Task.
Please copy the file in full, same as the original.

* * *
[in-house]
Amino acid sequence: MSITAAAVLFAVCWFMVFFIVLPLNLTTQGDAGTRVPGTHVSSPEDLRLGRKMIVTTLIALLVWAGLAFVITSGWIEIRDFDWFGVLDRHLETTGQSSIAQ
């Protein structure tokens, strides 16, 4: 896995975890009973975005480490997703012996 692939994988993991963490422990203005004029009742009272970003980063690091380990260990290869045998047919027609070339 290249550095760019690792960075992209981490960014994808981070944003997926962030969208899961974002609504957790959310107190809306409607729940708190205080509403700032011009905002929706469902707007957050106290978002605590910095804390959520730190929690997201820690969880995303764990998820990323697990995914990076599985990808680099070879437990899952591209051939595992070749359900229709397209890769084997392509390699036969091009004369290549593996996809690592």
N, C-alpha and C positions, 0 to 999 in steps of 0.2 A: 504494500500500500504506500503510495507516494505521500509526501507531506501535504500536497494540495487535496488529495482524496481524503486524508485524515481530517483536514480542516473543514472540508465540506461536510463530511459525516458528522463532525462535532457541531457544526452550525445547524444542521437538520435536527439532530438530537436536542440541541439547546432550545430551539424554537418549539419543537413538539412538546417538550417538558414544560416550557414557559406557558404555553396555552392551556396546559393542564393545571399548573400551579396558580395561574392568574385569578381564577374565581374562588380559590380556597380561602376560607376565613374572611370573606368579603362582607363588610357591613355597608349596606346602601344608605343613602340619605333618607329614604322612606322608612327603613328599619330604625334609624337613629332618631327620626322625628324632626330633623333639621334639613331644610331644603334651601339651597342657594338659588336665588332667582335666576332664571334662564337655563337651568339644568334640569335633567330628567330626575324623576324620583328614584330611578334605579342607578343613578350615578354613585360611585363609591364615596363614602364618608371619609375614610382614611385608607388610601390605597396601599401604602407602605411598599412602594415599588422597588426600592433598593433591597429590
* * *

[in-house]
Amino acid sequence: MSITAAAVLFAVCWFMVFFIVLPLNLTTQGDAGTRVPGTHVSSPEDLRLGRKMIVTTLIALLVWAGLAFVITSGWIEIRDFDWFGVLDRHLETTGQSSIAQ
């Protein structure tokens, strides 16, 4: 896995975890009973975005480490997703012996 692939994988993991963490422990203005004029009742009272970003980063690091380990260990290869045998047919027609070339 290249550095760019690792960075992209981490960014994808981070944003997926962030969208899961974002609504957790959310107190809306409607729940708190205080509403700032011009905002929706469902707007957050106290978002605590910095804390959520730190929690997201820690969880995303764990998820990323697990995914990076599985990808680099070879437990899952591209051939595992070749359900229709397209890769084997392509390699036969091009004369290549593996996809690592």
N, C-alpha and C positions, 0 to 999 in steps of 0.2 A: 504494500500500500504506500503510495507516494505521500509526501507531506501535504500536497494540495487535496488529495482524496481524503486524508485524515481530517483536514480542516473543514472540508465540506461536510463530511459525516458528522463532525462535532457541531457544526452550525445547524444542521437538520435536527439532530438530537436536542440541541439547546432550545430551539424554537418549539419543537413538539412538546417538550417538558414544560416550557414557559406557558404555553396555552392551556396546559393542564393545571399548573400551579396558580395561574392568574385569578381564577374565581374562588380559590380556597380561602376560607376565613374572611370573606368579603362582607363588610357591613355597608349596606346602601344608605343613602340619605333618607329614604322612606322608612327603613328599619330604625334609624337613629332618631327620626322625628324632626330633623333639621334639613331644610331644603334651601339651597342657594338659588336665588332667582335666576332664571334662564337655563337651568339644568334640569335633567330628567330626575324623576324620583328614584330611578334605579342607578343613578350615578354613585360611585363609591364615596363614602364618608371619609375614610382614611385608607388610601390605597396601599401604602407602605411598599412602594415599588422597588426600592433598593433591597429590